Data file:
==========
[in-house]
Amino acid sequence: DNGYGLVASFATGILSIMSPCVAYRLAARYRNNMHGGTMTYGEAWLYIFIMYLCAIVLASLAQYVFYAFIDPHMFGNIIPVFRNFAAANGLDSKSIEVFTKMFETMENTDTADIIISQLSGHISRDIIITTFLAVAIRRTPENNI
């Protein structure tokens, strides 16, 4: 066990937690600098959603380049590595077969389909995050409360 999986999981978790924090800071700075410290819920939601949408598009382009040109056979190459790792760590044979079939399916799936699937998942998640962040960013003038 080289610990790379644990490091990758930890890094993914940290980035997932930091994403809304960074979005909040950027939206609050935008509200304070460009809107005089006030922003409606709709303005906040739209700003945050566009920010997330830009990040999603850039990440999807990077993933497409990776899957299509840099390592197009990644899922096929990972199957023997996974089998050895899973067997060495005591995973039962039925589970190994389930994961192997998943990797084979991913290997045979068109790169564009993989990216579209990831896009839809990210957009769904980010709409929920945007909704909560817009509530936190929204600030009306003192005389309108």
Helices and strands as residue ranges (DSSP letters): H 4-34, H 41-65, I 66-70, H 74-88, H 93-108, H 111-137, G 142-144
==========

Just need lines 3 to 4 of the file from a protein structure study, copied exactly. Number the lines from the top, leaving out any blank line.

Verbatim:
């Protein structure tokens, strides 16, 4: 066990937690600098959603380049590595077969389909995050409360 999986999981978790924090800071700075410290819920939601949408598009382009040109056979190459790792760590044979079939399916799936699937998942998640962040960013003038 080289610990790379644990490091990758930890890094993914940290980035997932930091994403809304960074979005909040950027939206609050935008509200304070460009809107005089006030922003409606709709303005906040739209700003945050566009920010997330830009990040999603850039990440999807990077993933497409990776899957299509840099390592197009990644899922096929990972199957023997996974089998050895899973067997060495005591995973039962039925589970190994389930994961192997998943990797084979991913290997045979068109790169564009993989990216579209990831896009839809990210957009769904980010709409929920945007909704909560817009509530936190929204600030009306003192005389309108």
Helices and strands as residue ranges (DSSP letters): H 4-34, H 41-65, I 66-70, H 74-88, H 93-108, H 111-137, G 142-144